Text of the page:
There is no reason to think this will be the case. In the 2 phase 3 trials that led to the FDA approval of pilocarpine hydrochloride 1.25%, the pupils all returned to baseline after 24 hours.1 Phase 2 research with other drops so far has not shown any reduction in physiologic pupil size in participants, either.
In fact, many presbyopia-correcting drops have the opposite problem: their effect on the pupil doesn’t last long enough. Topline results from the VIVID trial for carbachol/brimonidine tartrate (Brimochol PF, Visus Therapeutics) suggest a much longer duration of up to 9 hours. But even with these longer-lasting drops, we would still expect the pupil-modulating effects to wear off each day.
Presbyopia-correcting drops will not provide complete independence from glasses or contact glasses—and that really isn’t the goal. What they do provide is flexibility.
In some cases, this might mean being able to work or go out to dinner without reading glasses. But in other cases, it might mean that drops provide multifocal contact lens wearers with a boost in their near vision, or the drops may allow someone who can’t tolerate progressive spectacles to wear single-vision glasses for distance without giving up their near vision. It’s important that clinicians prescribing presbyopia-correcting drops tell patients they still may need other forms of correction for some tasks or situations.
Given how many presbyopes there are, and the variations in their starting refractions and visual needs, we expect there will be room in the marketplace for more than 1 presbyopia-correcting drop to succeed.
Ophthalmologists, in particular, are accustomed to making permanent decisions. The replacement of a lens or the removal of corneal tissue can’t be easily undone. But with the excellent safety profile these pupil-modulating drops have demonstrated, we have the luxury of being able to advise patients to just give them a try. If the currently approved drops don’t work well for a patient, perhaps another one of the drops coming to the market in the next few years will work better.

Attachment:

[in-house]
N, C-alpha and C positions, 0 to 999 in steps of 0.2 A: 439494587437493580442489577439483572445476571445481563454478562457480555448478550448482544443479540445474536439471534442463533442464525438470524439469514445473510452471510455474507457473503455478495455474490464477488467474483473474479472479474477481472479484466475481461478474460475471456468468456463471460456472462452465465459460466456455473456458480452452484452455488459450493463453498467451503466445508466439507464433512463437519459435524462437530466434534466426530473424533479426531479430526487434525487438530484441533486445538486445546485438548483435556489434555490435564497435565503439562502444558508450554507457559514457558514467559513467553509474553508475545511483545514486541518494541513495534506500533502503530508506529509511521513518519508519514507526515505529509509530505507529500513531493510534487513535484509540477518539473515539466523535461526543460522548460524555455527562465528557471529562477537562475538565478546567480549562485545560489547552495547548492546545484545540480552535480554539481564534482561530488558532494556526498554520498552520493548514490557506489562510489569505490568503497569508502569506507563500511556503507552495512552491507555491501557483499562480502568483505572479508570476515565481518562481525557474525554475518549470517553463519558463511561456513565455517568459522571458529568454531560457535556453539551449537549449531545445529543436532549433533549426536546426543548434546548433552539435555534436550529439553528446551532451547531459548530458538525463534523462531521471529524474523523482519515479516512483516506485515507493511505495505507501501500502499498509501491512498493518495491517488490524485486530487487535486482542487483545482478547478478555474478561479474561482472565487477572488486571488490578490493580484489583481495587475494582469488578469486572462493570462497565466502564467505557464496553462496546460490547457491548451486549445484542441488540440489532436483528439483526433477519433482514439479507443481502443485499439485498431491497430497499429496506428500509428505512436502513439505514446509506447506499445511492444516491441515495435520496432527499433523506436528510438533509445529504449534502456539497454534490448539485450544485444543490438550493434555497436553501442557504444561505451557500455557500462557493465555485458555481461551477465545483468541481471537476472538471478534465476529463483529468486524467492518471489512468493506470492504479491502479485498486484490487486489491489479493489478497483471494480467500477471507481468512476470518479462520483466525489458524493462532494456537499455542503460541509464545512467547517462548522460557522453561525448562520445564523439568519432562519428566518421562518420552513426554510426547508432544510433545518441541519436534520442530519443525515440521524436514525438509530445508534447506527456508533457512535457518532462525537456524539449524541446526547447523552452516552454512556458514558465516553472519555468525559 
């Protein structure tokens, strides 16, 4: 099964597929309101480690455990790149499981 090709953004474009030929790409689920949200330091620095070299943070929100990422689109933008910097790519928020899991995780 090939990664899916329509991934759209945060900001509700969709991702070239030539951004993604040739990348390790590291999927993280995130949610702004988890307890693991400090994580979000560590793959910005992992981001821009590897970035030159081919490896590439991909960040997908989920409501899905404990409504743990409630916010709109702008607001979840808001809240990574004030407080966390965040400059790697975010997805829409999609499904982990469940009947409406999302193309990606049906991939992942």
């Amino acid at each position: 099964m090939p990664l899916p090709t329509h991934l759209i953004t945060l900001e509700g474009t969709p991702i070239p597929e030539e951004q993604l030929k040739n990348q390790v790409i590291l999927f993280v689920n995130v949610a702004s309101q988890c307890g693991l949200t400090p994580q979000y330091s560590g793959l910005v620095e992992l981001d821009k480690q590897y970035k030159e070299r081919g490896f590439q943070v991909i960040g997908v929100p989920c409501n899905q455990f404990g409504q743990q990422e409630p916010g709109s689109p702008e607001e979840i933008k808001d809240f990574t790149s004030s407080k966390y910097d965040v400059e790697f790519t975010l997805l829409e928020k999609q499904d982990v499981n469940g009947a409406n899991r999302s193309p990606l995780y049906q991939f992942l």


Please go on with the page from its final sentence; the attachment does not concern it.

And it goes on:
Any patient seeking presbyopia-correcting drops should first have a comprehensive eye exam to ensure there is no evidence of contraindicated risk factors or other ocular conditions. This can help rule out patients with early lens changes, who may have a higher chance of reduced image quality, especially in low light. Practitioners may want to avoid using drops in patients with long axial length or a history of retinal tear.
Additionally, a dilated peripheral retinal exam is advisable to make sure the retina is intact and there is no lattice degeneration that might predispose the patient to retinal detachment with miotic use. In fact, one of the great advantages of this new category is that we expect it will motivate emmetropes who have never had an eye exam to finally see an eye care professional who can fully evaluate their ocular health.
This could lead to diagnosis and better management of previously undetected conditions, such as dry eye, glaucoma, or diabetic retinopathy, in addition to a prescription for drops or a recommendation for surgery to address presbyopia. It will be a great opportunity for better ocular health care for these patients.